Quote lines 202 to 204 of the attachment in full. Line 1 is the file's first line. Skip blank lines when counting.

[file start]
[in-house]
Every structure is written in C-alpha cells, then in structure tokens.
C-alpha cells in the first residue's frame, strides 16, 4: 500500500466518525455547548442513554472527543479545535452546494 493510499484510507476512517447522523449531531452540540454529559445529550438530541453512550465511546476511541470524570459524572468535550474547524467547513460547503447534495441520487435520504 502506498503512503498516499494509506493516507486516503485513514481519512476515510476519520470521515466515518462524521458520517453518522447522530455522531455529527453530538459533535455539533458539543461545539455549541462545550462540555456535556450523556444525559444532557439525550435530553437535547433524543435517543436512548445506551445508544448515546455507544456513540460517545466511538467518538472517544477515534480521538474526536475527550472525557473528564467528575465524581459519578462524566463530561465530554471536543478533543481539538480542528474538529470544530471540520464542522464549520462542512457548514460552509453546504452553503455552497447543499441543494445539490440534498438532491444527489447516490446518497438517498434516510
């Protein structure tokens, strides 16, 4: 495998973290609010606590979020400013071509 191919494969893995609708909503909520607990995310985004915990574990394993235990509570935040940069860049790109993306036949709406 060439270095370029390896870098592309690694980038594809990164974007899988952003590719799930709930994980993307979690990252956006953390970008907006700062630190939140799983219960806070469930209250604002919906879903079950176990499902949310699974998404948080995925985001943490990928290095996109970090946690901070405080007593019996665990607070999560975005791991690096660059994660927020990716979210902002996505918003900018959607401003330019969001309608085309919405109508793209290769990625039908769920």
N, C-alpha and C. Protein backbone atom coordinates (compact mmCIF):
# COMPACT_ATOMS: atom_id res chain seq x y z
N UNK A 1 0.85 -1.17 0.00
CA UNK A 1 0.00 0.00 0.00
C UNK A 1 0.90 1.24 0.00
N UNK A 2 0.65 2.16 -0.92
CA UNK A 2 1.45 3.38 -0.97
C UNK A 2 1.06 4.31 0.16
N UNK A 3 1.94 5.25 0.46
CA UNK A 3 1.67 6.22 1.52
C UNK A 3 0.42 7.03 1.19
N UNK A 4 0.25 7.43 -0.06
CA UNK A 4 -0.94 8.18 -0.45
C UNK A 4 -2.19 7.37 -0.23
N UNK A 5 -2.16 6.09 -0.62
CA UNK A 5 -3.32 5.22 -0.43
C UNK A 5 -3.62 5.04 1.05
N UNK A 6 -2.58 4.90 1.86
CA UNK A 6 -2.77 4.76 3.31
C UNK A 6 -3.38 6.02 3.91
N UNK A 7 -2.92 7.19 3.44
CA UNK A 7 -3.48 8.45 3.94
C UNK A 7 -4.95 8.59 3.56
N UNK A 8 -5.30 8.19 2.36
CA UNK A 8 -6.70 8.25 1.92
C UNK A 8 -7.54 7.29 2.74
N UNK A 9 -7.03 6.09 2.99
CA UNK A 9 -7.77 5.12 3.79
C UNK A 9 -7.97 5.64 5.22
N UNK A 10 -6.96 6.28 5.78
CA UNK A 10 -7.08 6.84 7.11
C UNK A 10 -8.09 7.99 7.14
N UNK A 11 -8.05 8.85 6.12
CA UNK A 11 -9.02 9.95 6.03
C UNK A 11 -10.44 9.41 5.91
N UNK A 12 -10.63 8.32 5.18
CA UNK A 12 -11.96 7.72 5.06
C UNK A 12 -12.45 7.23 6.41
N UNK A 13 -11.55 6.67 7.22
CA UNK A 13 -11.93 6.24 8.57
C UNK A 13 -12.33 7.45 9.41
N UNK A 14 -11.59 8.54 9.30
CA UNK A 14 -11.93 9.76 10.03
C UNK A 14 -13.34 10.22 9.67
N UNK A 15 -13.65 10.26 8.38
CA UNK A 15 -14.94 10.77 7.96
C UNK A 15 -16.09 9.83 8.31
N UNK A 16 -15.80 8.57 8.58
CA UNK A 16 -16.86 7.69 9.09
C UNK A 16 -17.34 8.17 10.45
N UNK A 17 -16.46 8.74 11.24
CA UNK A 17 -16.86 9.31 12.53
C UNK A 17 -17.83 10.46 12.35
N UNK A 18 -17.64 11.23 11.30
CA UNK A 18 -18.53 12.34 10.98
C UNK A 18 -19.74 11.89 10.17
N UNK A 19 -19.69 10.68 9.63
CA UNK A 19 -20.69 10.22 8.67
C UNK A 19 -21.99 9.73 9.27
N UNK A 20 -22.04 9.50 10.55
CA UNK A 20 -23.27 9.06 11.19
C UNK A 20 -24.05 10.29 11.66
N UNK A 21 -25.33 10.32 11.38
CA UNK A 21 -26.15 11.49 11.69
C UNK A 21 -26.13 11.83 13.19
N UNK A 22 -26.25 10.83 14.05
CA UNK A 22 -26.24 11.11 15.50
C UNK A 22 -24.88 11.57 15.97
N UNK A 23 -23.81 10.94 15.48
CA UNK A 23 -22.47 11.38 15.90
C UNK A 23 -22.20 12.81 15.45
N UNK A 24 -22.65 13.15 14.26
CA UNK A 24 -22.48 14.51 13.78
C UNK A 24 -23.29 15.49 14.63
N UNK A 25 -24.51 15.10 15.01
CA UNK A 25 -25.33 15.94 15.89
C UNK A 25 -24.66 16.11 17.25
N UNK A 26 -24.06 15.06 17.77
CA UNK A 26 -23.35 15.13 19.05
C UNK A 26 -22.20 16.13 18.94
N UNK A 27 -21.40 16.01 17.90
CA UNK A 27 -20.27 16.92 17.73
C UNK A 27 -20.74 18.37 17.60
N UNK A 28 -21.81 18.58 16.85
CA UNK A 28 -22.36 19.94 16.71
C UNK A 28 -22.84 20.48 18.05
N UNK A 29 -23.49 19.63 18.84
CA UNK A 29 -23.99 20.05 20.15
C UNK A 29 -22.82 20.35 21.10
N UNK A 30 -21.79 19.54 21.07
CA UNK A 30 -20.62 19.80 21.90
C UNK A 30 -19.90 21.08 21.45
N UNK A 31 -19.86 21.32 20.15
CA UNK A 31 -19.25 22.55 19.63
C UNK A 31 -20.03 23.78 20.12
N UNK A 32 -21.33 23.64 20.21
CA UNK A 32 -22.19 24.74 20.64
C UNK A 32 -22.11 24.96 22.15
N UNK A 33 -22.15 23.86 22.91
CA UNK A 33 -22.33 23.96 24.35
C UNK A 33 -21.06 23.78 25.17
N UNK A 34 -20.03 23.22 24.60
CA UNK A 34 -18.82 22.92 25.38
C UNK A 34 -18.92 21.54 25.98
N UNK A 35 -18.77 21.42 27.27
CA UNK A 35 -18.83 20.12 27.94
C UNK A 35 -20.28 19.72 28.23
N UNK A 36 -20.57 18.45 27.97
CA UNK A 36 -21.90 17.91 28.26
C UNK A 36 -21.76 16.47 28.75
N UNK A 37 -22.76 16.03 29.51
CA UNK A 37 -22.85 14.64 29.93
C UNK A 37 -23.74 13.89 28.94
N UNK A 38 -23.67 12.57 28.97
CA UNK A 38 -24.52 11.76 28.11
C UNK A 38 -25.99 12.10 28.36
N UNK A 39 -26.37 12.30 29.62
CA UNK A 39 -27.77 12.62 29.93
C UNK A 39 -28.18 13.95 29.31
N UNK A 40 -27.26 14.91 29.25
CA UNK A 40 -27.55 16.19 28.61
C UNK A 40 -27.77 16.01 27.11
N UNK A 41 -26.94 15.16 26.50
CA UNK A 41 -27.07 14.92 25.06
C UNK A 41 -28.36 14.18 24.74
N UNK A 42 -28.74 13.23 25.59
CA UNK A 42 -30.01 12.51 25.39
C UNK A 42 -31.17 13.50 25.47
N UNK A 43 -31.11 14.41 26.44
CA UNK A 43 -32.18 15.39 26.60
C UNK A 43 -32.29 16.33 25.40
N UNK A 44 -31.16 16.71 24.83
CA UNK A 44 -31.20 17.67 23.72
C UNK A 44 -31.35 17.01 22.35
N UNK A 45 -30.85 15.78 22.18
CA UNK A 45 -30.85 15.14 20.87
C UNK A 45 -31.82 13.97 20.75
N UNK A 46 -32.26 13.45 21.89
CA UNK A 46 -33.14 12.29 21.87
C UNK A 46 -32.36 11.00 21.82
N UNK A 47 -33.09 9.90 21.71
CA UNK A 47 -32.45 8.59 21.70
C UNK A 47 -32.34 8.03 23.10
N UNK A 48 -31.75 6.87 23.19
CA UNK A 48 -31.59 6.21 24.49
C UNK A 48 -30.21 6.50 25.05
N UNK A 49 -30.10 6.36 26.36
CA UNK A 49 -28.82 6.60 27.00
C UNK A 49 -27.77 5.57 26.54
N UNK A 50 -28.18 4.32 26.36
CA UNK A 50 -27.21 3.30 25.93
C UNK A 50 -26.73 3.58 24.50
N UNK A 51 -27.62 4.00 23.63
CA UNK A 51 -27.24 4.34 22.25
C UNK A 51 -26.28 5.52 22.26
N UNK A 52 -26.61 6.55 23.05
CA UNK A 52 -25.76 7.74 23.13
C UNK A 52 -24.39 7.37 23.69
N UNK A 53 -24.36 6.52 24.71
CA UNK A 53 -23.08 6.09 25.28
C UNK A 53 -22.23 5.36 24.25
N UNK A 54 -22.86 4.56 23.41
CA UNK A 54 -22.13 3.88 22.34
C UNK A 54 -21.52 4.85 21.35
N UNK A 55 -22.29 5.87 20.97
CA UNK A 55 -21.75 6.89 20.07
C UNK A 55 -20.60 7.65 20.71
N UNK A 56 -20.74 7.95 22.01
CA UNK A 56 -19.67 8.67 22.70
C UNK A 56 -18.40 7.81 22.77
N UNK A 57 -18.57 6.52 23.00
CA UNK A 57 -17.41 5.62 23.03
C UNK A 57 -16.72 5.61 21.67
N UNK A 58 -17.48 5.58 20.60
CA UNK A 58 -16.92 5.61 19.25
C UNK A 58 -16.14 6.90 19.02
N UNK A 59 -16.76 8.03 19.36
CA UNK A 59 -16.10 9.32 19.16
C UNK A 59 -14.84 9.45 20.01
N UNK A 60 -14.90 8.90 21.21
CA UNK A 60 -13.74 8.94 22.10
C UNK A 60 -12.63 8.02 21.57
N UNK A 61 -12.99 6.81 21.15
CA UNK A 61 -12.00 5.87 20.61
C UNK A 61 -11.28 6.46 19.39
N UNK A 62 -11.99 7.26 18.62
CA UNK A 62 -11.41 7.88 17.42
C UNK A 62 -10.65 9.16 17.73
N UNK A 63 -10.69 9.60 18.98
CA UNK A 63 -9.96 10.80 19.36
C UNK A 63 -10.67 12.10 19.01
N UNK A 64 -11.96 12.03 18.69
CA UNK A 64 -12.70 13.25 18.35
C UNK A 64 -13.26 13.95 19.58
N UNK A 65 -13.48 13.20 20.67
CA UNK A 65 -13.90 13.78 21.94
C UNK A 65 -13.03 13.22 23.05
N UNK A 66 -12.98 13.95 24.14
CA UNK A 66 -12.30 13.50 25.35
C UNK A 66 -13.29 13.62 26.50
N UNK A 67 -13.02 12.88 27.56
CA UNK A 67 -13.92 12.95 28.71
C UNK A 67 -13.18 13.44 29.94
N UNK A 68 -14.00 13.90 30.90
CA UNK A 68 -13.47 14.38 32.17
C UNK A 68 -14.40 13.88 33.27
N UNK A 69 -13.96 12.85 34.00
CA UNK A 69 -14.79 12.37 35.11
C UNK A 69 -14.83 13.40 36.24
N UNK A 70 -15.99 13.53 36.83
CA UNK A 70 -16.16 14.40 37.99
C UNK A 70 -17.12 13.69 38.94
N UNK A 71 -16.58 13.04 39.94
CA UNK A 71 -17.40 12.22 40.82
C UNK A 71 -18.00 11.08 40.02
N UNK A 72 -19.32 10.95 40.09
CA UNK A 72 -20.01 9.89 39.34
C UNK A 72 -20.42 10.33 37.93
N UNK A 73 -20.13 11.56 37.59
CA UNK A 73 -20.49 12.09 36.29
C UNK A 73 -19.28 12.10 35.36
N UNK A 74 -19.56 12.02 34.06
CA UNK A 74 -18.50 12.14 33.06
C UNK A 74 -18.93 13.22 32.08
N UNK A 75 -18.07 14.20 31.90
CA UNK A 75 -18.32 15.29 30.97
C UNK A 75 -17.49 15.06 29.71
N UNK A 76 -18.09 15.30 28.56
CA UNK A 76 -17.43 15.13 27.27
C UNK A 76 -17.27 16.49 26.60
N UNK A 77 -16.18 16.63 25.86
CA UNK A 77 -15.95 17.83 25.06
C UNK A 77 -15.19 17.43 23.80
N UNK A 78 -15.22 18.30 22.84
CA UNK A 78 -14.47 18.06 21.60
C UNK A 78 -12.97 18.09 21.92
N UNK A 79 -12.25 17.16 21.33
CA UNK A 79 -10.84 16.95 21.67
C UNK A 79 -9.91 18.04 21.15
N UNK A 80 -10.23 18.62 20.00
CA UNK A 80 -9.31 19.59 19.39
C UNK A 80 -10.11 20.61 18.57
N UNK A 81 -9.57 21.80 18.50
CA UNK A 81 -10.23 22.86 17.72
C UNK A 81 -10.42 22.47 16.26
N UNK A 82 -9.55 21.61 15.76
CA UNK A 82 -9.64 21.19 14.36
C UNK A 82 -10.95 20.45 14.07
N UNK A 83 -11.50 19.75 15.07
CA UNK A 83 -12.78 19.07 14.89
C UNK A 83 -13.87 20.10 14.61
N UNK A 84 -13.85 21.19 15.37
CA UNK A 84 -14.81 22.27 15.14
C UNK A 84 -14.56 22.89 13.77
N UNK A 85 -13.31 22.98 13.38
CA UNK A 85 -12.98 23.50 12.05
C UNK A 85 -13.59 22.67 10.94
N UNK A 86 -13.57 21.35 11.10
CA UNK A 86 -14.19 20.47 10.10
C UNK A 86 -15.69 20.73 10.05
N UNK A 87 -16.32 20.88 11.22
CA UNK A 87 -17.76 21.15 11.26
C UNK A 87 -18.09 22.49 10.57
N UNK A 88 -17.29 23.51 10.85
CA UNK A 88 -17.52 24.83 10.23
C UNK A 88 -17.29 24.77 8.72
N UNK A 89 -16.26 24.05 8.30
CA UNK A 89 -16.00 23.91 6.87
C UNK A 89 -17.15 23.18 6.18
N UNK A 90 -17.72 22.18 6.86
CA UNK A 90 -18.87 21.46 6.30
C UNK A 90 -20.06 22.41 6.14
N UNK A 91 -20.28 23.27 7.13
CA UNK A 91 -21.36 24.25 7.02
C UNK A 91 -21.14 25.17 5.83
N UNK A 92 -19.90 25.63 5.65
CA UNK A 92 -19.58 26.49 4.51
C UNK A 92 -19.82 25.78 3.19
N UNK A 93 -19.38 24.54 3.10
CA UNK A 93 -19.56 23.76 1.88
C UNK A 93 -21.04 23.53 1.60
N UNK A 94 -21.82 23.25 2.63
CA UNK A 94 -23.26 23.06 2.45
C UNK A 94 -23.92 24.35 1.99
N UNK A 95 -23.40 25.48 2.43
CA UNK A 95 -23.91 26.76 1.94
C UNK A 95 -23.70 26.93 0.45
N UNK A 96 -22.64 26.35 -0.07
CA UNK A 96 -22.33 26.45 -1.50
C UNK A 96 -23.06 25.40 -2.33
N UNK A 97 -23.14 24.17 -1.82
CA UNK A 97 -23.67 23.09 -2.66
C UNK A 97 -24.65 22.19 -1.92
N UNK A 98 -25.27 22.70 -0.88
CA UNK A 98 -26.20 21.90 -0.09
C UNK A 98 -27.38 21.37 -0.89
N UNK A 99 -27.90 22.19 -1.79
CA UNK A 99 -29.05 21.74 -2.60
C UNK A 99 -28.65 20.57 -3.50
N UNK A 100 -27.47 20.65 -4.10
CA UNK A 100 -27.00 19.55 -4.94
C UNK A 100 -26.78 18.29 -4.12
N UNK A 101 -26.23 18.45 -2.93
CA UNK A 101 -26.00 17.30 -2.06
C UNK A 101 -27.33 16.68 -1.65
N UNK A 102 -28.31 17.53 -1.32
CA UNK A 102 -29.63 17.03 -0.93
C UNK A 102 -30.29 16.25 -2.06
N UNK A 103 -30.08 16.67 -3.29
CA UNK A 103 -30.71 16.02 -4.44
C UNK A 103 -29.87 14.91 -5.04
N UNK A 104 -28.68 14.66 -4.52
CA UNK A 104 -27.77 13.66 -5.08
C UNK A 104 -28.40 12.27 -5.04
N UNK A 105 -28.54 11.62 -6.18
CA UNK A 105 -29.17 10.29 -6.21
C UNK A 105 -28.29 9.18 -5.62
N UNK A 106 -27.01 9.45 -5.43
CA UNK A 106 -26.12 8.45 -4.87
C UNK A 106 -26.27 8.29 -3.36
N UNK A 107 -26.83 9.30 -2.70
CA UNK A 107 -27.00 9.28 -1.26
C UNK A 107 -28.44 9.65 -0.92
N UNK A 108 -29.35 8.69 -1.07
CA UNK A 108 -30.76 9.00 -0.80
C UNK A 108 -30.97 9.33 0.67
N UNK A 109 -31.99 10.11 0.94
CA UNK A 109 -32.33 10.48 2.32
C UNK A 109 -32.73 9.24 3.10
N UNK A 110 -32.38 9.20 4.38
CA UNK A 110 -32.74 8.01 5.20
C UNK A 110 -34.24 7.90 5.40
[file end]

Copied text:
N UNK A 66 -12.98 13.95 24.14
CA UNK A 66 -12.30 13.50 25.35
C UNK A 66 -13.29 13.62 26.50